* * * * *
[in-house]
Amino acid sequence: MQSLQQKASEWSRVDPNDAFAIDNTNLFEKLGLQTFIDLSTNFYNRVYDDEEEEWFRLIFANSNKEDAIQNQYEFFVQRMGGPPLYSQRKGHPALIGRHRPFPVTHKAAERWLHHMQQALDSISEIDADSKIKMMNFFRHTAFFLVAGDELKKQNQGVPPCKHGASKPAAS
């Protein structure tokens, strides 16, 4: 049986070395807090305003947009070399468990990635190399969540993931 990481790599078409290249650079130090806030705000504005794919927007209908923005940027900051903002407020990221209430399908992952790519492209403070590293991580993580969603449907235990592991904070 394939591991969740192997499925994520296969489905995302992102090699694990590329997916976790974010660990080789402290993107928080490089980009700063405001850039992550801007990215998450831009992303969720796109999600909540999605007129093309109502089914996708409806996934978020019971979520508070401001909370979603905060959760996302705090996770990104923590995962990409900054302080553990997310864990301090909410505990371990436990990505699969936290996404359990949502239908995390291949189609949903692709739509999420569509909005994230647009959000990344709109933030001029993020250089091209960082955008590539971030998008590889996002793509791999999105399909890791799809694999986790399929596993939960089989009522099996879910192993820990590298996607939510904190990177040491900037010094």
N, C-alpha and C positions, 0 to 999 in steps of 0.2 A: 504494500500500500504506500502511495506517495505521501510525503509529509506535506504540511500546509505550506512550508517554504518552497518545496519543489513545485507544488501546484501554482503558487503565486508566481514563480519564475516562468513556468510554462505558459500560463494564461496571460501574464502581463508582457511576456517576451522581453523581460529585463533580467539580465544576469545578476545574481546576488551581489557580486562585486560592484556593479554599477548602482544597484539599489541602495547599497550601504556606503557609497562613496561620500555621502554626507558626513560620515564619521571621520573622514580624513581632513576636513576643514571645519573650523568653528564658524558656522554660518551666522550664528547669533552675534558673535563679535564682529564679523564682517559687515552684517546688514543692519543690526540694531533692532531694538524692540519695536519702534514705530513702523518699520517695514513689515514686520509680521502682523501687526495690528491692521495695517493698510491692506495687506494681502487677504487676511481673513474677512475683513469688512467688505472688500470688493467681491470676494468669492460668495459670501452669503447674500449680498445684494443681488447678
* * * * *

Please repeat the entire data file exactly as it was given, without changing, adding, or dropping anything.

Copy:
[in-house]
Amino acid sequence: MQSLQQKASEWSRVDPNDAFAIDNTNLFEKLGLQTFIDLSTNFYNRVYDDEEEEWFRLIFANSNKEDAIQNQYEFFVQRMGGPPLYSQRKGHPALIGRHRPFPVTHKAAERWLHHMQQALDSISEIDADSKIKMMNFFRHTAFFLVAGDELKKQNQGVPPCKHGASKPAAS
């Protein structure tokens, strides 16, 4: 049986070395807090305003947009070399468990990635190399969540993931 990481790599078409290249650079130090806030705000504005794919927007209908923005940027900051903002407020990221209430399908992952790519492209403070590293991580993580969603449907235990592991904070 394939591991969740192997499925994520296969489905995302992102090699694990590329997916976790974010660990080789402290993107928080490089980009700063405001850039992550801007990215998450831009992303969720796109999600909540999605007129093309109502089914996708409806996934978020019971979520508070401001909370979603905060959760996302705090996770990104923590995962990409900054302080553990997310864990301090909410505990371990436990990505699969936290996404359990949502239908995390291949189609949903692709739509999420569509909005994230647009959000990344709109933030001029993020250089091209960082955008590539971030998008590889996002793509791999999105399909890791799809694999986790399929596993939960089989009522099996879910192993820990590298996607939510904190990177040491900037010094």
N, C-alpha and C positions, 0 to 999 in steps of 0.2 A: 504494500500500500504506500502511495506517495505521501510525503509529509506535506504540511500546509505550506512550508517554504518552497518545496519543489513545485507544488501546484501554482503558487503565486508566481514563480519564475516562468513556468510554462505558459500560463494564461496571460501574464502581463508582457511576456517576451522581453523581460529585463533580467539580465544576469545578476545574481546576488551581489557580486562585486560592484556593479554599477548602482544597484539599489541602495547599497550601504556606503557609497562613496561620500555621502554626507558626513560620515564619521571621520573622514580624513581632513576636513576643514571645519573650523568653528564658524558656522554660518551666522550664528547669533552675534558673535563679535564682529564679523564682517559687515552684517546688514543692519543690526540694531533692532531694538524692540519695536519702534514705530513702523518699520517695514513689515514686520509680521502682523501687526495690528491692521495695517493698510491692506495687506494681502487677504487676511481673513474677512475683513469688512467688505472688500470688493467681491470676494468669492460668495459670501452669503447674500449680498445684494443681488447678